“When the Time of Pentecost was Fulfilled”, By Rachael Flanagan, Fiat Ventures

Flickr User hickory hardscrabble


“Jesus is dead” assured Caiaphas, exasperated and angry. This should be over. There is no reason why people should still be talking about Jesus of Nazareth. He, Caiaphas, the high priest, had done what he had to do, protecting the word of God against a dangerous blasphemer. But rather than bringing an end to the obsession with Jesus, his death seemed to throw fuel on the fire. One thing disturbed his mind and kept sleep from his eyes more than anything else – how did his followers steal the body? It had been guarded well. Sealed by a stone, watched over by Roman guards. How then, was the body missing?

“He has risen from the dead!” He turned the words of Jesus’ followers over and over in his mind. They unnerved him. They disturbed him. Resurrection was ridiculous. Jesus was dead, receiving a just punishment for his outrageous claims of fulfilling the scriptures, calling himself the Son of God.  Disgust billowed up again in his throat, but he caught it and crushed it back down, determined to maintain his posture of composure.

The body had never been turned over to Pontius Pilate. His soldiers had brought him bodies alright, crucified even, but not the Nazarene, and the time had passed when it would be possible to recover. Of course, the soldiers who lost the body in the first place had been executed. Rumors had reached the palace that Jesus’s body had been seen by many, but not bound in burial cloths – alive. That he was walking amid the people again in Pilate’s very province. As he drained the last of his wine, Pilate inwardly longed for his term in Jerusalem to be over. These people were impossible to govern.

Out in the dusty and stone cracked streets, the men and women pushing through the bustling crowd began to hurry on their way. A storm was brewing and a peculiar breeze pricked through the humidity, and in a way lessened the burden of their travel. But as the sky churned and the wind pulled and whipped at their garments, all ran to take cover inside of the nearest structures. A bright crack of lighting seared through the dark sky and a brief but powerful shower of thick drops assailed all the stone walls, washed down the streets and everything standing in Jerusalem. And then it ended as soon as it begun. Slowly, the surprised crowd began to accumulate again in the streets now smelling of fresh rain.

One man burst from a house into the streets. His sudden appearance caused many around to stop and stare, but as he turned his eyes up to the crowd, he revealed an expression of complete elation. Several other men similarly burst from the house and ran into the streets. They began to shout, addressing those listening nearby, but the absurdity of this scene caused a woman nearby to laugh out loud. “Too much wine already? It’s not even 9 in the morning!” Many snickered, but the smile of the first man who appeared did not diminish and he spoke louder and the passion in his voice caused all around to fall silent. “You who are Jews, indeed all of you staying in Jerusalem. Let this be known to you and listen to my words.” As the man spoke, the crowd began to grow from curiosity. It was strange. The faces in the crowd were many different shades – immigrants and travelers from various countries who normally communicate in bumbled hand gestures, using awkward fragments of a foreign language to make simple market-place transactions. But now, each face no matter the shade of brown, was locked in comprehension, drinking in every word the man said with total understanding.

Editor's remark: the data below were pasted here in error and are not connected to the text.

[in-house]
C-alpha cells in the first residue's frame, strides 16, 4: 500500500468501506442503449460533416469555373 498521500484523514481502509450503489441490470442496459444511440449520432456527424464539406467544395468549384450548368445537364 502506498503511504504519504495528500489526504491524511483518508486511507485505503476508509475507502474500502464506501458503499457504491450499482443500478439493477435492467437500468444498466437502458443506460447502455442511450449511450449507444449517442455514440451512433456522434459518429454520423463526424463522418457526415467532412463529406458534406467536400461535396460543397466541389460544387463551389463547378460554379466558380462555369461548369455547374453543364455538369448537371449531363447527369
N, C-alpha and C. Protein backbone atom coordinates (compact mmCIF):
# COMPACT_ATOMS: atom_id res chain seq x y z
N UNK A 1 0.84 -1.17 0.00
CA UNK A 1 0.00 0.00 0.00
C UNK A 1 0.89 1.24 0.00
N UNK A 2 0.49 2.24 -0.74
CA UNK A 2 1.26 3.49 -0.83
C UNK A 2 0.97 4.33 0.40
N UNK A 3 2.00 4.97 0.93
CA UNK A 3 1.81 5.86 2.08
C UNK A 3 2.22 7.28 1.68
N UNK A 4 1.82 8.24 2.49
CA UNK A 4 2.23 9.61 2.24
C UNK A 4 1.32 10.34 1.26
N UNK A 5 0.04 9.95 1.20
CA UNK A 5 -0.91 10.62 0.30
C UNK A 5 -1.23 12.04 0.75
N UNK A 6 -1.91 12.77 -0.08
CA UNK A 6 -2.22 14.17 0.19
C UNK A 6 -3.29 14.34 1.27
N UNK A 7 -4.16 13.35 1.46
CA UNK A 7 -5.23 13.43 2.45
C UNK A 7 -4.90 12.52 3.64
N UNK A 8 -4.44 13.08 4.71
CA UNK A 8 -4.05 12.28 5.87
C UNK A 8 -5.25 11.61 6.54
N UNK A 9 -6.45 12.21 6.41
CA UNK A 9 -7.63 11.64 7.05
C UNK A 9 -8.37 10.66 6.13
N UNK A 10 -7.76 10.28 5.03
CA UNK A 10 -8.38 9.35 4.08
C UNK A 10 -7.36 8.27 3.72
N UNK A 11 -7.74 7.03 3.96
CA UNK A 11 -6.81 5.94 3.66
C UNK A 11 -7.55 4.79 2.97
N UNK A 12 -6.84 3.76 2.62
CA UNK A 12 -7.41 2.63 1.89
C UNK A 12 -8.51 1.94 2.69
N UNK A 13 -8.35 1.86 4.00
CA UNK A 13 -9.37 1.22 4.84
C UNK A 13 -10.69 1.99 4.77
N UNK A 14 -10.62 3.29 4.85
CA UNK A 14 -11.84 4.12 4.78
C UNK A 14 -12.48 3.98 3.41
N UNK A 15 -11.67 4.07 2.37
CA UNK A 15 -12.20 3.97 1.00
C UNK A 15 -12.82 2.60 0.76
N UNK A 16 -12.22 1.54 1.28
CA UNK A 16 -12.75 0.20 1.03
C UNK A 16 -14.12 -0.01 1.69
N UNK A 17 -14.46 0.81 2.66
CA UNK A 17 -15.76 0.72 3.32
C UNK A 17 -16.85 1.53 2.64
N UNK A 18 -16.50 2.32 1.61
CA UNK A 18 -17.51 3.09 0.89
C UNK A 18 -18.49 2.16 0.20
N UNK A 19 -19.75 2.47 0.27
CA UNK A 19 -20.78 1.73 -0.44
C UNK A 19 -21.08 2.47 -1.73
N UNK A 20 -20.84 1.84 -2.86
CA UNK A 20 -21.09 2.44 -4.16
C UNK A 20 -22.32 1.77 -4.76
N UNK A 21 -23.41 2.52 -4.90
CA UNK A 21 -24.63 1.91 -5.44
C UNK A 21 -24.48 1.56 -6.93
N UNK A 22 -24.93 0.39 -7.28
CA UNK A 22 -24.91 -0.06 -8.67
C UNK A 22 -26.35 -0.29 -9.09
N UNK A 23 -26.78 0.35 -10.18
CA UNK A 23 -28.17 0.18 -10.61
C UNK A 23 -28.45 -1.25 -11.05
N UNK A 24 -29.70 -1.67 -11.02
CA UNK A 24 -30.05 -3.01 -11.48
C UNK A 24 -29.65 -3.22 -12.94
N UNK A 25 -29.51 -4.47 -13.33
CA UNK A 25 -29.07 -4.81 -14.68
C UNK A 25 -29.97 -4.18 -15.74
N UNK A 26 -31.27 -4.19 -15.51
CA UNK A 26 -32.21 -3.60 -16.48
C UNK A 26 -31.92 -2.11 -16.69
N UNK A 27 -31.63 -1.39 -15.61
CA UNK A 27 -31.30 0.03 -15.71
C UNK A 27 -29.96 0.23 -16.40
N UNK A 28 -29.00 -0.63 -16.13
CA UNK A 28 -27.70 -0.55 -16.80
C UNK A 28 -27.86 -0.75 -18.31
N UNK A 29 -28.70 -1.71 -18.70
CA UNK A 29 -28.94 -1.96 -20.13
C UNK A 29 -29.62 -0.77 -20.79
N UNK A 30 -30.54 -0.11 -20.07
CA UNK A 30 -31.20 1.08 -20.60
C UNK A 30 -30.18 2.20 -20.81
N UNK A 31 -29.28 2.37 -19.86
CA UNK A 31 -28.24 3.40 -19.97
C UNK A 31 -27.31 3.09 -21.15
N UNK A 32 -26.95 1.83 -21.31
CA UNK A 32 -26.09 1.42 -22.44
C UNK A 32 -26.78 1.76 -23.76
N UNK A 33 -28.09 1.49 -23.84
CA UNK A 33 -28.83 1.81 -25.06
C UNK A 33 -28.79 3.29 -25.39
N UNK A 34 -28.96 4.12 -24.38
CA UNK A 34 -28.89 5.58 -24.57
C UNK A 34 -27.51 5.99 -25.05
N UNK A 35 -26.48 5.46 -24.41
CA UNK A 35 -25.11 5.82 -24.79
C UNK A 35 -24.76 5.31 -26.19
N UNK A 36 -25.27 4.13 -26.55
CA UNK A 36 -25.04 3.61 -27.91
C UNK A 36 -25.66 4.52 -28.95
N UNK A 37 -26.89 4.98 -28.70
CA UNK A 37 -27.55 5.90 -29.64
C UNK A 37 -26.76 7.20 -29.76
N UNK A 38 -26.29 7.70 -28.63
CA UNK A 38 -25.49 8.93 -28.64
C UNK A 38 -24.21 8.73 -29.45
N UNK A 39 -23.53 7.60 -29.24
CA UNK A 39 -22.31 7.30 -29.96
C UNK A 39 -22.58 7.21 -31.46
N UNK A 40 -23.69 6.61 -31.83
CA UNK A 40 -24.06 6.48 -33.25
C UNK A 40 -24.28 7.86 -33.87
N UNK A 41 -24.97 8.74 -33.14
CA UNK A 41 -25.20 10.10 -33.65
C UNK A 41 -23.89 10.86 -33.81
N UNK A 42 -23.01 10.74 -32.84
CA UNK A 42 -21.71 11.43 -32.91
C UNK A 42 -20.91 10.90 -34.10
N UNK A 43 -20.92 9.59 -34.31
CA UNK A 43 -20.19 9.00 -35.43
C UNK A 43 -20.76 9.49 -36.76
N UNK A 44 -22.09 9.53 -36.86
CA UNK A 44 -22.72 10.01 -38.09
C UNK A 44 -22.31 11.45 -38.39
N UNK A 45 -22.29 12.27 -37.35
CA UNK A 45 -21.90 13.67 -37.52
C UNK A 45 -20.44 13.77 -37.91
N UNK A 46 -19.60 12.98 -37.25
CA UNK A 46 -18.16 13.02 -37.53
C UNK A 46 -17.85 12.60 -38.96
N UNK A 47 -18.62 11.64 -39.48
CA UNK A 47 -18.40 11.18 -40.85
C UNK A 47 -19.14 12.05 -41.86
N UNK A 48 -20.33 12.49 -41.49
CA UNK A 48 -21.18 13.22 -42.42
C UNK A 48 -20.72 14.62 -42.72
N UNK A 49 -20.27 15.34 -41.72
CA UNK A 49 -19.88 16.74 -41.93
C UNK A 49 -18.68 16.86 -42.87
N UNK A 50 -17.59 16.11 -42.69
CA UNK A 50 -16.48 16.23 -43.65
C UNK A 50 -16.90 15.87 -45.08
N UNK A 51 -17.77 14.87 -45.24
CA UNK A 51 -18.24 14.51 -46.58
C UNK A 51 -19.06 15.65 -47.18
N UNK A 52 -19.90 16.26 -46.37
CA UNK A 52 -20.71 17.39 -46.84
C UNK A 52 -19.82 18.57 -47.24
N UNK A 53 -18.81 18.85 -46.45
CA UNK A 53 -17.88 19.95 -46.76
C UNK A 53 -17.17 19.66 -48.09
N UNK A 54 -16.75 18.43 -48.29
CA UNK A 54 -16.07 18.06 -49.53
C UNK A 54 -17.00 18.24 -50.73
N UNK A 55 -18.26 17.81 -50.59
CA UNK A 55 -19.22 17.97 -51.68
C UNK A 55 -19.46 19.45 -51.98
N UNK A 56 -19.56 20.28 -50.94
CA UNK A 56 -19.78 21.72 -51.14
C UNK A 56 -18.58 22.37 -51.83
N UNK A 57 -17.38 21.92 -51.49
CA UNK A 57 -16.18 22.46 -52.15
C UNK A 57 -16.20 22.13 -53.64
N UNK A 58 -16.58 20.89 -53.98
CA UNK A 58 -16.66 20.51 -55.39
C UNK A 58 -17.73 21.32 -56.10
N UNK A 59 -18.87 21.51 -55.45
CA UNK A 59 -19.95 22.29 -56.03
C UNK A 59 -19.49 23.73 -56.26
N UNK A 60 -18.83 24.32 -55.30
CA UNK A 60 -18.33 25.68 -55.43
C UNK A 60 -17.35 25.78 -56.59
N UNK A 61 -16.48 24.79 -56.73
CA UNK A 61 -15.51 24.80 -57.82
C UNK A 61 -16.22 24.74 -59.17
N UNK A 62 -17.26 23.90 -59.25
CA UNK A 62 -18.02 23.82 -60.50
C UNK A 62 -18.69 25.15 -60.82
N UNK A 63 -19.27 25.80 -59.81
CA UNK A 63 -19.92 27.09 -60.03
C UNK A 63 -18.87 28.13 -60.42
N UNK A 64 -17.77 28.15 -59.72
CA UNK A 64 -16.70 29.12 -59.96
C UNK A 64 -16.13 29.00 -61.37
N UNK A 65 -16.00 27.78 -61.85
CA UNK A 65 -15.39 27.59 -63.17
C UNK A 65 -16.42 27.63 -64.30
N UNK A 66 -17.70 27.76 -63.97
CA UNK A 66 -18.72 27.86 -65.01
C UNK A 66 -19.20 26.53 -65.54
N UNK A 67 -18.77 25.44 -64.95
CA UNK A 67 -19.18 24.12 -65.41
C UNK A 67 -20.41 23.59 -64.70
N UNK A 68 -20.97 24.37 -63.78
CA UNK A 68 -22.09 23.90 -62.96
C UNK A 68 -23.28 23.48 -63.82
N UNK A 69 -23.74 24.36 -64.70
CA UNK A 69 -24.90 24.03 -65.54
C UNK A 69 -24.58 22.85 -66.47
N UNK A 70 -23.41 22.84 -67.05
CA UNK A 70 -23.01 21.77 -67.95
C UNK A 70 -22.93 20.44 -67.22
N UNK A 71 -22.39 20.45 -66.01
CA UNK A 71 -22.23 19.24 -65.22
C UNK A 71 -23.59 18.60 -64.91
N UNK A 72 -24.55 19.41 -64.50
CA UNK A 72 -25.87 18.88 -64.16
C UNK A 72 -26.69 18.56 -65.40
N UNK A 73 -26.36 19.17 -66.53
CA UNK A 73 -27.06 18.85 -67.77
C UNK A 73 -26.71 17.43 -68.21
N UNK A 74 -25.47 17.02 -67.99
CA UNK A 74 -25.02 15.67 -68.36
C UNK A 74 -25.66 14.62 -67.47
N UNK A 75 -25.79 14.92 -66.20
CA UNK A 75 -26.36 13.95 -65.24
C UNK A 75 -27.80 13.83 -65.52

Something was happening. They were talking about Jesus. And although the mention of that name normally necessitated a hush out of fear of punishment, they could not stop listening. They spoke about Jesus being the one the ancient scriptures predicted. “God raised Jesus from the dead; of this, we are witnesses.” The crowd began to murmur, but with intrigue as opposed to outrage. The crowd grew and drew in closer, pulled by the magnetism of the incredible things being said. The men continued to speak about a power they had just received from God. They called it the “Holy Spirit.” They did not seem to be afraid, though the crowd now recognized the men speaking as the disciples of Jesus himself, who had been mercilessly hunted by Roman soldiers in the weeks past as they searched for the missing body of Jesus. They told the crowd that they, too, could receive the Holy Spirit through Baptism.

Three thousand people were Baptized that day, and soon they began to see remarkable things from the men who they first assumed were drunk, speaking in the streets. They began to heal the crippled, cure the sick and drive out demons in the name of Jesus Christ. Those disciples were inevitably punished for what they did and said. They were beaten and thrown into jail countless times, but even from the depths of the dark prison cells, dried blood and dirt on their faces, the disciples could be heard joyfully singing praise to God to the astonishment of the other prisoners and guards. Despite how their bodies were punished, they were unbroken by the power of the Holy Spirit that guarded and sustained them. It was this Holy Spirit that burned across the earth and changed it forever.

Tags: , , , , , , , , , , , , ,

Connect with Us

See our latest posts on Facebook and Youtube

No comments yet.

Leave a Reply